More of the white stuff: load cells and snow measurement

Published On: November 30 2021

We may have only had a dusting down here at our Berkshire HQ, but elsewhere in the UK, a recent snowfall was heavy enough to trap people in Britain’s highest pub pub for three nights.

We’ve covered lots of innovations in snow measurement using load cells in previous blogs like this one but we couldn’t resist finding new stories to celebrate the return of the white stuff.

Measuring the physical properties of snowpacks

Measuring a snow pack requires forward planning, as a paper in Geophysics pointed out. A team from the University of Saskatchewan in Canada, a location with up to 73 days of snowfall a year investigated the issues around measuring a snowpack that already exists. The problem is that is you need to disrupt the snowpack to put your measuring device in place:

“Thereby precluding the possibility for multiple measurements to be made at the same sampling location.”

The team noted the need for:

“Improved automation of snowpack measurement instrumentation with an emphasis on field-based feedback of measurement validity in lieu of post processing of samples or data at a lab or office location.”

Sounds like a job for a wireless load cell based system installed at the start of the snow season and left in situ over the winter! As the team noted:

“The scientific future of snow measurement instrumentation thereby requires a synthesis between science and engineering principles that takes into consideration geophysics and the physics of device operation.”

Removing snow on your roof

Fed up with brushing snow off your roof? No, we’re not either, but it is a serious problem in many countries. It’s the weight of the snow that is the issue.

As Hunker website explains:

“A cubic foot of dry snow weighs about 6 to 8 pounds, while 1 cubic foot of packed snow can weight 20 pounds … If the snow weighs 10 pounds per cubic foot and there are 1.5 feet on the roof, each square foot of the roof is getting 15 pounds of pressure. If your roof is 1,000 square feet, the total snow load is 15,000 pounds of snow.”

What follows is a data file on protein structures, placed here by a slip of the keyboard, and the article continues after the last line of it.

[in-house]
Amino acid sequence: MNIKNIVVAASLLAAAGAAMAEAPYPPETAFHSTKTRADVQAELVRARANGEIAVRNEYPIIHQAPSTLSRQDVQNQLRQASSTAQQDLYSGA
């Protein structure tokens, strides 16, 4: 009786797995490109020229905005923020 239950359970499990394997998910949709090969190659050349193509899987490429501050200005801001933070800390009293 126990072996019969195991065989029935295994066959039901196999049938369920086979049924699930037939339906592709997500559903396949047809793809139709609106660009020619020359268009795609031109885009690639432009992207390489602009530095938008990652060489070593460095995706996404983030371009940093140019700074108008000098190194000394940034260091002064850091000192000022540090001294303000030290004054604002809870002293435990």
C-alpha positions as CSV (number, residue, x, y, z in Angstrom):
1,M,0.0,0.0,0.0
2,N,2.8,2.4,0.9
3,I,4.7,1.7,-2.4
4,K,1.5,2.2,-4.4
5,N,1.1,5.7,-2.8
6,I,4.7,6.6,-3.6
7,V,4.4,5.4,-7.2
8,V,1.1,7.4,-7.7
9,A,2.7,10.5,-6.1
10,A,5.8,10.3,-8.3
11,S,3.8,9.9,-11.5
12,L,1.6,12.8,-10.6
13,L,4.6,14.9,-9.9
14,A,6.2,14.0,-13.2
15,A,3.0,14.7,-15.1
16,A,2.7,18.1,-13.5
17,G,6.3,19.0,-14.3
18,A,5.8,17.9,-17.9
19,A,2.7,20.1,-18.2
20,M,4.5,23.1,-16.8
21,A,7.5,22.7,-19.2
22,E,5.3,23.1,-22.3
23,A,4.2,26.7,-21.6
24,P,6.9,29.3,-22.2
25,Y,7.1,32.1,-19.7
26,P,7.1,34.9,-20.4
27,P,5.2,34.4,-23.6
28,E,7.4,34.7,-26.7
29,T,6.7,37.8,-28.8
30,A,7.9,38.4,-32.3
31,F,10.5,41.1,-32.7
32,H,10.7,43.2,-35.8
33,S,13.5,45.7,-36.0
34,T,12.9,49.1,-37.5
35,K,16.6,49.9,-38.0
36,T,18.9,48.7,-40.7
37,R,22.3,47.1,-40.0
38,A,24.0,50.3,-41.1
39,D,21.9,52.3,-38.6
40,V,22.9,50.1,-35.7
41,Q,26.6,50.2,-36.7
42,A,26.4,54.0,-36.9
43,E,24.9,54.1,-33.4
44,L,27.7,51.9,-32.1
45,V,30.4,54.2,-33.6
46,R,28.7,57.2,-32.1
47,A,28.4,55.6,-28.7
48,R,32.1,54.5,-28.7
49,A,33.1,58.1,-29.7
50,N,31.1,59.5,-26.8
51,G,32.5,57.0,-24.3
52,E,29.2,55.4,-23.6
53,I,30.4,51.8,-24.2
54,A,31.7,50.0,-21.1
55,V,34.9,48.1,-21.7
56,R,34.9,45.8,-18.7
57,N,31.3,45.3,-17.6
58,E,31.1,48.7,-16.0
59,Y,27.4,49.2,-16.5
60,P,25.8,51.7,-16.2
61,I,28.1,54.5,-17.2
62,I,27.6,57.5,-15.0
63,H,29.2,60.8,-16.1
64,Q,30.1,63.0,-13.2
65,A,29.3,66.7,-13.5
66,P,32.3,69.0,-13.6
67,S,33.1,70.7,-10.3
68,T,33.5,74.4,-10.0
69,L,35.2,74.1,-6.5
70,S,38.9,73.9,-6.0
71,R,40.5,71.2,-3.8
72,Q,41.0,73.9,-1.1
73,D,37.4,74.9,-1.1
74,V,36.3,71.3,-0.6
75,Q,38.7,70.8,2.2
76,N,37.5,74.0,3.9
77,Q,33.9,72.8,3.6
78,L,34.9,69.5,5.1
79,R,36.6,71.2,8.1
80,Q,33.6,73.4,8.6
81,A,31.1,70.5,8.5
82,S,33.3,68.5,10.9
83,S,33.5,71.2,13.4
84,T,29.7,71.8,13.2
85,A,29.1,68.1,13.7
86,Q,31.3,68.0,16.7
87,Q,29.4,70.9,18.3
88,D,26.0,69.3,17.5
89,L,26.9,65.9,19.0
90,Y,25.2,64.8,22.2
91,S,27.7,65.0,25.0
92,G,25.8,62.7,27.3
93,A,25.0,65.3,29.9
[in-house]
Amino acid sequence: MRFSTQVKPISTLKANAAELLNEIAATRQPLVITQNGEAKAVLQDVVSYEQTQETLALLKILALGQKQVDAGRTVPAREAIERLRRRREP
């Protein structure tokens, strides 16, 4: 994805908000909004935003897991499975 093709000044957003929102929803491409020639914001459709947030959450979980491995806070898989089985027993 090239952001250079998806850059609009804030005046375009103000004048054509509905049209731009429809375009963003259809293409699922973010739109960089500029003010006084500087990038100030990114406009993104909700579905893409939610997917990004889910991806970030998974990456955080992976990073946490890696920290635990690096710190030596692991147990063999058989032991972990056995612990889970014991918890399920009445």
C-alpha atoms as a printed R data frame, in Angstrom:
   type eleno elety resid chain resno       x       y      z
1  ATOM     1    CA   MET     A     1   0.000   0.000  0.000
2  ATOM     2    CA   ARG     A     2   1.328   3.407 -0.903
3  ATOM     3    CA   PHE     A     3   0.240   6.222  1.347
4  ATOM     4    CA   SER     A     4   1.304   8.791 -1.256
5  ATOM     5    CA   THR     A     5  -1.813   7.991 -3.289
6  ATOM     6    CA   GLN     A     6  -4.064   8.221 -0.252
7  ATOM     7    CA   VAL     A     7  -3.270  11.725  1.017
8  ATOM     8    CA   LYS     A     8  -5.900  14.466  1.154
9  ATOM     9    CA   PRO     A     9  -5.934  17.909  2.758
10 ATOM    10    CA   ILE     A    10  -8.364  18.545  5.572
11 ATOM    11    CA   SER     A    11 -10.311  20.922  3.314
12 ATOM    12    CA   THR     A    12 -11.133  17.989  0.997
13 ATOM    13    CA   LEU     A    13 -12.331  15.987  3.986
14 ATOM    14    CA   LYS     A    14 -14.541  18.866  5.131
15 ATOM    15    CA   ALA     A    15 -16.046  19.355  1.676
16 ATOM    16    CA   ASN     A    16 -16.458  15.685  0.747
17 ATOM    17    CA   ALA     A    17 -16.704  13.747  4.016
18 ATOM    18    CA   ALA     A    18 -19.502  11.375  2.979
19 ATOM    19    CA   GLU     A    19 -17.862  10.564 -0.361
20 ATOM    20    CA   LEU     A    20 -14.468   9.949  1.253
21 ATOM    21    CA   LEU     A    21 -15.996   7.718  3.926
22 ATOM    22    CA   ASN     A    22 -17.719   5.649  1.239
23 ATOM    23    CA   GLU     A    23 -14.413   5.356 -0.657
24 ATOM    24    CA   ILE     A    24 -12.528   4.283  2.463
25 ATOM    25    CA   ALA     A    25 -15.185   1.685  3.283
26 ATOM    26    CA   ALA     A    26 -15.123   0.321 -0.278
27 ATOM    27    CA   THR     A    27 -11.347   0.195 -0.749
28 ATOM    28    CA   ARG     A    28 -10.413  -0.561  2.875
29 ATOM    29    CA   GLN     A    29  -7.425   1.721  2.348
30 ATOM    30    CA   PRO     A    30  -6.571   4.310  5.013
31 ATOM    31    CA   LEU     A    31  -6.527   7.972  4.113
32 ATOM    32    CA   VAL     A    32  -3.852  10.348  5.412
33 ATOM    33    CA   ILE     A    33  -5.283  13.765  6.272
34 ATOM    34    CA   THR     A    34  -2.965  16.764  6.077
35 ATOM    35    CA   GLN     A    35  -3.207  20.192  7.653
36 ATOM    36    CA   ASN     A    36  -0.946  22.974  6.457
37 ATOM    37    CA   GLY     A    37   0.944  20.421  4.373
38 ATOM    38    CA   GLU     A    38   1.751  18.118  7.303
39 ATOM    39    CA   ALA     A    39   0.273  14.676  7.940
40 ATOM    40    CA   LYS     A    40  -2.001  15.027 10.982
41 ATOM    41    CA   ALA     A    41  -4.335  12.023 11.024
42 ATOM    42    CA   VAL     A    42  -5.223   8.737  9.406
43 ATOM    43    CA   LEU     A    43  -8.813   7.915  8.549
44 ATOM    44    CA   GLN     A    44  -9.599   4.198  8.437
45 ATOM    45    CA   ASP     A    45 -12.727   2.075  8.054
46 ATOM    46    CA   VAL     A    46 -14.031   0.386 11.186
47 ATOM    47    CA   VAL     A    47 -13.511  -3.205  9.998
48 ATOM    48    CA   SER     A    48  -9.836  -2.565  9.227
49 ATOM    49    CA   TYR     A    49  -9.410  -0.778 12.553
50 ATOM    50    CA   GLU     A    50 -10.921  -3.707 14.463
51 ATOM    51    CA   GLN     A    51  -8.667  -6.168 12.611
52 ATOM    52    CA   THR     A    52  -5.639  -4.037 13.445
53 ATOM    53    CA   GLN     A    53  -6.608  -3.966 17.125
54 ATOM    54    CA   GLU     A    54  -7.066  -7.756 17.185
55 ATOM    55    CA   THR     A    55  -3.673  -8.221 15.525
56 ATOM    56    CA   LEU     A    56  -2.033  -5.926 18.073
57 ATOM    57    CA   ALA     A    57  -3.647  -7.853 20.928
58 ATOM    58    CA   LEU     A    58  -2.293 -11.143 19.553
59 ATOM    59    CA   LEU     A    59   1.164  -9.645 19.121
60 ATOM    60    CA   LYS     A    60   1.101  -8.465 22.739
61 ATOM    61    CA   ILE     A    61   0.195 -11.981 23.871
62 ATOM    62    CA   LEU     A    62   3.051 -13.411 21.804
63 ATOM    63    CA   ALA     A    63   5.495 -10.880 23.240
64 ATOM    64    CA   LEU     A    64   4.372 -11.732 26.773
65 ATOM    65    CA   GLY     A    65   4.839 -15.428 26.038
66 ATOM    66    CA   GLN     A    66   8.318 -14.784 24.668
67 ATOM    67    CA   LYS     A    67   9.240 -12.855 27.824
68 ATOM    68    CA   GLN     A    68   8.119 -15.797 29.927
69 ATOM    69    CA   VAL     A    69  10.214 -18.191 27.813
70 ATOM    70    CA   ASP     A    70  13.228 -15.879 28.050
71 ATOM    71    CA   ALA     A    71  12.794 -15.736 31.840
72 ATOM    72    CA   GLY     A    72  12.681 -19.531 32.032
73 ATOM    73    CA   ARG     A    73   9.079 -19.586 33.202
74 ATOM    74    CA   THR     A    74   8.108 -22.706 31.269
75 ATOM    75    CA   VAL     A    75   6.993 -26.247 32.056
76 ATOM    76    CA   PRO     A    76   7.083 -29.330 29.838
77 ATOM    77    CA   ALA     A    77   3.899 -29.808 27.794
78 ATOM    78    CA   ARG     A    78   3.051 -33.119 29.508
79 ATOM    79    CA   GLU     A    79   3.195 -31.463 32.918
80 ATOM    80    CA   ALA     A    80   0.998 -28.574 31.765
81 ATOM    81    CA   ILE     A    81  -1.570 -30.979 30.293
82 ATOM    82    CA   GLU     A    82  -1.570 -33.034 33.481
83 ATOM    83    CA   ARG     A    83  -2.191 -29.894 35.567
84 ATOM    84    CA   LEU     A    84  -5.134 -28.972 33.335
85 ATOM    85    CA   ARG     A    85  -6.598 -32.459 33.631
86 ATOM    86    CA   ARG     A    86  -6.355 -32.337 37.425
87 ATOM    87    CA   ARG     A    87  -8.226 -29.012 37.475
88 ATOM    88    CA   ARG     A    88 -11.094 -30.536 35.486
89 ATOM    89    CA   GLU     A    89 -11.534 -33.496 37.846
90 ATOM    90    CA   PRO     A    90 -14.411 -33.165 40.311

That’s a lot of potential wight on your roof, although is also depends on the pitch of your roof (flat or sloping). That’s why in snowy countries, home owners take to their roofs to clear accumulated snow that might otherwise overload their roof and cause it to collapse. Sadly, this activity results in many accidents. Nearly 60% of falls from domestic home roofs result in moderate or serious injury, with 50% involving fractures.

Tesla creator Elon Musk might have a solution, sharing via Twitter how a heating grid added to the Tesla Solarglass solar panel roof tiles might automatically remove ice and snow off of the roof. As Musk tweeted “We have that already on car windows!”

You can calculate the weight of snow on a roof using this calculator. Or build the DIY snow scale below!

Want to know the weight of snow before you start shovelling?

Make your own Snow Monitoring Scales to add to a DIY weather station, or to calculate the weight of snow on your roof. OK, this might be more appropriate for the American inventor in the video, or people trying to remove heavy snow from their roof, but it’s a fun project for UK kids. Just make sure you ask the cook in the family first before you take apart their digital kitchen scales….

Need waterproof load cells for your next project?

No problem. We stock robust, reliable and weatherproof models for a variety of climate conditions, plus waterproof load cells for wet or underwater applications. Contact us – we’re here to help.